Nancy Fredericks pens Women Lead Change's "Mindful Mondays" column, appearing the second Monday of every month. Fredericks is a preeminent Business Executive Strategist, Author and Thought Leader. Corporations like Johnson & Johnson, PepsiCo, Adobe, Allergan and Transamerica have retained her to optimize individual and organizational performance. You can find her at www.CareerStretchZone.com. The views of Nancy Frederick's blogs represent her own and not necessarily the views of Women Lead Change.
What are probiotics?
They are microorganisms many affirm provide health benefits when consumed. So,
how does that relate to a woman’s professional future? Probably not much;
however, what if there were small subtle concepts you could ingest and incorporate
which lead to a healthier, more robust career much as probiotics aid in your
wellbeing? Would you be interested?
As a consultant, strategic coach, leadership facilitator, and author, I am making
such a claim. So, what are some?
Eliminate Hidden Hooks: Butter melts in your mouth, and you’re sweet as candy,
but are you? Listen to yourself, peruse your emails particularly when you’re upset
or don’t like or are in a disagreement with someone. Have you buried a mean
comment that is consciously or unconsciously intended to sting or point fingers?
That’s a weak approach. It doesn’t attest to a leadership attitude, and indeed it
doesn’t have people going out of their way to support you. Keep in mind, being a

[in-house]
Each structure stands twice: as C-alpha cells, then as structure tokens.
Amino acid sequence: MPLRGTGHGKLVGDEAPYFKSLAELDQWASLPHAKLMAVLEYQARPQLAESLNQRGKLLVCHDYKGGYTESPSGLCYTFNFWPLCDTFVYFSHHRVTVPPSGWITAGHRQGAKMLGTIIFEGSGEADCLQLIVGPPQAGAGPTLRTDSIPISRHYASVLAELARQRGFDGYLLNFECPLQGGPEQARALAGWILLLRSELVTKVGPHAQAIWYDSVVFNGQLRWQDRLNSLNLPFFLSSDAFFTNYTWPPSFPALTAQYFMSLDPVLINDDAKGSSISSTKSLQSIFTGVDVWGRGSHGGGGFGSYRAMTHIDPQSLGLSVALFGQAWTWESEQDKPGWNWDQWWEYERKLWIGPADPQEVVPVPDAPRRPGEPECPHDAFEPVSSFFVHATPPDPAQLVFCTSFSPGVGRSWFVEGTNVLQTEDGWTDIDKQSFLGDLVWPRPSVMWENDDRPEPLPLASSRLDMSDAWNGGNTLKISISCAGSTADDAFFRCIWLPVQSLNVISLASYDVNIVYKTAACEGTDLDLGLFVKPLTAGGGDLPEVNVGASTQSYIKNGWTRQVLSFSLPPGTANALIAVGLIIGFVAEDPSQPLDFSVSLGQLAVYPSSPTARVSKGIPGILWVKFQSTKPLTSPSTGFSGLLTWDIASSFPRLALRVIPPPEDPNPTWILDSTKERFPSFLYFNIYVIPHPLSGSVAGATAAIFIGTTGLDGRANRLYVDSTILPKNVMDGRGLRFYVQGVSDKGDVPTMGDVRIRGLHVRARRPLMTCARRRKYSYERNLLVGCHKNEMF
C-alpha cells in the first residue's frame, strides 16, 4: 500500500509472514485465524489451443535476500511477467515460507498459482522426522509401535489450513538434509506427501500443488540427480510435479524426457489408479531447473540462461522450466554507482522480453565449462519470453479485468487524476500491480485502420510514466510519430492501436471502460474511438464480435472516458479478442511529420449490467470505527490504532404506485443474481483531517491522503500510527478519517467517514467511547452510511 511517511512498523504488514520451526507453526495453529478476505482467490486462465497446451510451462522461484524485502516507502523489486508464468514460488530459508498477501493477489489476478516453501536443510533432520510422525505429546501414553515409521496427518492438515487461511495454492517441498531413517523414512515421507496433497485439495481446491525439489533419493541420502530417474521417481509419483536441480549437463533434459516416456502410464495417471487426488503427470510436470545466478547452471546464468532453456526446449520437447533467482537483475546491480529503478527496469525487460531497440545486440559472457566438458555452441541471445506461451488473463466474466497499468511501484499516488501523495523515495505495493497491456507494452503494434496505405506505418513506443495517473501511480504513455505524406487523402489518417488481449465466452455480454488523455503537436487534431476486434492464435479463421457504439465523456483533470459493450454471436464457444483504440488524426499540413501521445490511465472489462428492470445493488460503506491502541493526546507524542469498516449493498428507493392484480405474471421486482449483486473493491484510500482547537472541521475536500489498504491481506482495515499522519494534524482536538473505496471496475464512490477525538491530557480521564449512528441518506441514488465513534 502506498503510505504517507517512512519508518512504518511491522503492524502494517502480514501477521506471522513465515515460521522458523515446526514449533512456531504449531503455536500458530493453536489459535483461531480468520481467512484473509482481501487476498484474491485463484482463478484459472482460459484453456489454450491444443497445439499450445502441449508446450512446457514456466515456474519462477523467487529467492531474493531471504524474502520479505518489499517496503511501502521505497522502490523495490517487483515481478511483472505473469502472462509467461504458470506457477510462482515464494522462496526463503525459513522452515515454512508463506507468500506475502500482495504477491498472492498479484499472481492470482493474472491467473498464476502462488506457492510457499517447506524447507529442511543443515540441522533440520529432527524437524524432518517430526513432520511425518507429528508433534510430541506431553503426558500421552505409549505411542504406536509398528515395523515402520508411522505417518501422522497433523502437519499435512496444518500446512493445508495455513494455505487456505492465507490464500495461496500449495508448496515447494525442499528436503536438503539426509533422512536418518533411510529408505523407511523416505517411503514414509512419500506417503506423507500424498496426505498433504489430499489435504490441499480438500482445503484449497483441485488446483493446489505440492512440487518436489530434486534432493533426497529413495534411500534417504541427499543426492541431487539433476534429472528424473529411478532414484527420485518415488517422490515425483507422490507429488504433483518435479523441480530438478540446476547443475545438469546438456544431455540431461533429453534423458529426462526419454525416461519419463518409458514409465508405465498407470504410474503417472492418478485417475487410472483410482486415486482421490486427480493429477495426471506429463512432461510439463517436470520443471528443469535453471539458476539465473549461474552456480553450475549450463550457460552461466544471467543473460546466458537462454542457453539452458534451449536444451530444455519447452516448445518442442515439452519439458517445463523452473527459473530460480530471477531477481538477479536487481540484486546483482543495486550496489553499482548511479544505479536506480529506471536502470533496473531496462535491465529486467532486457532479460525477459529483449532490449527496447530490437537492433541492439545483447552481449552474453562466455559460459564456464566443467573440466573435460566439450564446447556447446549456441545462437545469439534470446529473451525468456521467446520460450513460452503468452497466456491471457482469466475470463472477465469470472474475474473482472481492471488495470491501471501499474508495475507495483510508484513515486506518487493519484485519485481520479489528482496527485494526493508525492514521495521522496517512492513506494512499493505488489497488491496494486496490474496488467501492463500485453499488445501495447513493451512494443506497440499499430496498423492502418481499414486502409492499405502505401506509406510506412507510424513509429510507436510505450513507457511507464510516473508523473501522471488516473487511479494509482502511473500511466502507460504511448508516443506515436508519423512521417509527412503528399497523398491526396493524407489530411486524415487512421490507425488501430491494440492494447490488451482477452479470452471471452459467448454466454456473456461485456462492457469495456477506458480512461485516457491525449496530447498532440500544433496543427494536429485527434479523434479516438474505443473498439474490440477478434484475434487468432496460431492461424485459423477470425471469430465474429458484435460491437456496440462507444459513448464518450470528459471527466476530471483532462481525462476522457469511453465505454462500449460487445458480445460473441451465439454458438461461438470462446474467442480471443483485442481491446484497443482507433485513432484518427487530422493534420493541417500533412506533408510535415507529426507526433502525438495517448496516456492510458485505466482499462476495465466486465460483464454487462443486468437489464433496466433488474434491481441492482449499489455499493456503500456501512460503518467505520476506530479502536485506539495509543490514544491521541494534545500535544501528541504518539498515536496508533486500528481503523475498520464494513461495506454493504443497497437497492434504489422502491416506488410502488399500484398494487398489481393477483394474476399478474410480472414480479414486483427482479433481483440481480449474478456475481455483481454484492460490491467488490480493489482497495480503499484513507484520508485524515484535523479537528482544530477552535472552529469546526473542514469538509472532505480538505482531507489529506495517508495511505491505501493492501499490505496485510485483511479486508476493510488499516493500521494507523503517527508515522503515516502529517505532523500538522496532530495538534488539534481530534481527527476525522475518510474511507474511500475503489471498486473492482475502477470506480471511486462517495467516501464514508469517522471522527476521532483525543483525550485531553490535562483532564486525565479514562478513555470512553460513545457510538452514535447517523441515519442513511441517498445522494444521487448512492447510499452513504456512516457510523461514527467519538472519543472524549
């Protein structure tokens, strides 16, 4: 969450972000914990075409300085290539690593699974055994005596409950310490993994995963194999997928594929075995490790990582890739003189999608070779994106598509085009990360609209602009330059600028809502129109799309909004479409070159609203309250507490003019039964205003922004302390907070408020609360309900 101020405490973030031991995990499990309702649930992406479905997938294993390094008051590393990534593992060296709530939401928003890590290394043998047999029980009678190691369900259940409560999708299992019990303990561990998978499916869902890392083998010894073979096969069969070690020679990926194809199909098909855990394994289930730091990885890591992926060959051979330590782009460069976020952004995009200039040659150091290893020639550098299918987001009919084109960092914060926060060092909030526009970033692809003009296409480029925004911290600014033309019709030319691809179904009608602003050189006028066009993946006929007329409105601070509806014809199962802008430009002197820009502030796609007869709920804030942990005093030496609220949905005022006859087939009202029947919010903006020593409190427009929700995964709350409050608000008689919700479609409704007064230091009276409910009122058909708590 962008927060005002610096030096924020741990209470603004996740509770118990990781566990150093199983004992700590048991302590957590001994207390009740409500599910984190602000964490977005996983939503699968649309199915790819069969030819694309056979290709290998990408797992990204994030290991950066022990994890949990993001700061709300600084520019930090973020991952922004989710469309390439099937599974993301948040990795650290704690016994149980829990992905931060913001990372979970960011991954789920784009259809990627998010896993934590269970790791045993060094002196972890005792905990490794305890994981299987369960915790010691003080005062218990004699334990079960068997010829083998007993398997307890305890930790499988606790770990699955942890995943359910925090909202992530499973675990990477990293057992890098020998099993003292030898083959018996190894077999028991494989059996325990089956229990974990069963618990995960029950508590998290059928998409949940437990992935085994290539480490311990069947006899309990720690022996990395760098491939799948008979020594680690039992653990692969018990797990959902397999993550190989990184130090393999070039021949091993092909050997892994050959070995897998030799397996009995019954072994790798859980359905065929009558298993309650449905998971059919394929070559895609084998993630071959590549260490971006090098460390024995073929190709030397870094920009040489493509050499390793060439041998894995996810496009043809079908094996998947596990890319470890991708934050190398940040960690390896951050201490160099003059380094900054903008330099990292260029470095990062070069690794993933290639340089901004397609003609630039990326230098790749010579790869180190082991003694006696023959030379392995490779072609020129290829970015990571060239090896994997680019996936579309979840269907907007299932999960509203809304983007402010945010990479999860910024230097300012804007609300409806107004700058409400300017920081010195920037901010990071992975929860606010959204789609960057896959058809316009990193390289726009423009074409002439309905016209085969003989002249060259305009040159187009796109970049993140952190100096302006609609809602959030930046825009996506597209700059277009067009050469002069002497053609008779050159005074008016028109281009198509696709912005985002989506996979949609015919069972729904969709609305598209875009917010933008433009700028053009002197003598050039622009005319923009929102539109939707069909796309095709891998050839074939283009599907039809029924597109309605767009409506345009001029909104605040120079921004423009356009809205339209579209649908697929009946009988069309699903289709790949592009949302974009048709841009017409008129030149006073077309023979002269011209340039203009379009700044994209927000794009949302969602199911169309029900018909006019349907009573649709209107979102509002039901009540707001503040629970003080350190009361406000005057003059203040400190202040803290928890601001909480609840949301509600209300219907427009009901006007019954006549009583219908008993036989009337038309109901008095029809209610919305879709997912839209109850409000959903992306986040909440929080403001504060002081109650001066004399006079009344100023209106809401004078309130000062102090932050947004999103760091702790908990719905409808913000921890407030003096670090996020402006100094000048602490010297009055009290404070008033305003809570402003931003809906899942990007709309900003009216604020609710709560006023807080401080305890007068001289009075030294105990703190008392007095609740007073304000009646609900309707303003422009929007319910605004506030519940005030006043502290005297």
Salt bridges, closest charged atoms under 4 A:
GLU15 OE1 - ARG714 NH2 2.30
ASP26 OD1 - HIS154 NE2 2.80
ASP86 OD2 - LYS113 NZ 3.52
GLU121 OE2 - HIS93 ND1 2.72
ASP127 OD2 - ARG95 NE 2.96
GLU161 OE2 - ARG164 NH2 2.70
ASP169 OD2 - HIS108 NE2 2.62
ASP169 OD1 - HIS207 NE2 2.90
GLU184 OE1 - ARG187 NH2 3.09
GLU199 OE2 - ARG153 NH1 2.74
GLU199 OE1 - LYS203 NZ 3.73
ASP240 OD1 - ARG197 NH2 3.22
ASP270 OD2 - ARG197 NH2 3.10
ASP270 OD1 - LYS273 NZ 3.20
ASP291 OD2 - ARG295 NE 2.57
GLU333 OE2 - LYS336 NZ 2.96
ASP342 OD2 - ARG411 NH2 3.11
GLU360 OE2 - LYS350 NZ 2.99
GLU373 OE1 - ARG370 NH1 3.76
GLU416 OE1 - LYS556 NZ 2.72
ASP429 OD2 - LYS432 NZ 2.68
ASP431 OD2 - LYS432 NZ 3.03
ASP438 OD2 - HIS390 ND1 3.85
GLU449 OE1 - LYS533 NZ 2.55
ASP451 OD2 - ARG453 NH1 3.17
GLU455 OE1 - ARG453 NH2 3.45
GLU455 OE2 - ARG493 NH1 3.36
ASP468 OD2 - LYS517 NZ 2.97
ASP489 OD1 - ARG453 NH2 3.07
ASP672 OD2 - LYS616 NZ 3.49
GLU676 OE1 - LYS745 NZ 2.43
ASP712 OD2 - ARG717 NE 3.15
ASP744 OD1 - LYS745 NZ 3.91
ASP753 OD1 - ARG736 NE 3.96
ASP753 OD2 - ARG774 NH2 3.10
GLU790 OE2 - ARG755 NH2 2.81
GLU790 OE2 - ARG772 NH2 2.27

team player in your company is a crucial quality for those who reach the top.
Taking potshots may seem justified; it doesn’t provide a strong foundation for
constructing a career of merit.
An Inside Out Perspective: It doesn’t seem fair or accurate, yet its factual,
confidence counts for a lot in business. Research has revealed self-assurance
trumps ability! Expand your intrepid foundation by:
1. Making a practice of catching yourself doing good,
2. Stop criticizing yourself (Would you be as harsh to someone you respect?),
3. Recognizing and celebrating your wins,
4. Committing to continuous improvement—not as a put-down rather as a
5. Checking out your body language (What is it saying?)
Developing your confidence level internally and then, externally revealing it is the
simplest, and most powerful action you can take to build your career.
Do Away With Proving: Too often your reaction to idea blockades is to either
argue or defend your position. Both are the weakest of all responses. Instead, hold
steady, stand tall, ask clarifying questions—not a Sherlock Holmes-like boxing
someone into a corner line of attack—and then, actively listen to elicit a broader
awareness of their standpoint before commenting. The reality is the more you
understand someone else, the more powerful a dialogue you can generate; and
because you took time to listen, the more they will trust you, which aids in
bringing about insight for both parties. A shift from proving to listening is a
leadership characteristic—one you want as part of your arsenal to advance your
Boxed-In Thinking: You may surmise your best-bet for winning in today’s
tumultuous corporate environment is to concede your line of reasoning as
controversial issues come to the forefront. Such an attitude may serve you short-
term. Unfortunately, it won't shake anything up nor add value to the decision-
making process. With commerce identifying their top priority as innovative thought,
you will be limiting your career by not voicing ideas to trigger a
broadening of viewpoints. Obediently hunkering-down in your assigned corporate
box is rarely warranted. It may feel safe, but it doesn't demonstrate leadership.
What tactical shift are you planning on making to improve the health of your
career? Don’t waste time, implement the concept that most resonates with you and
your desire to be the best!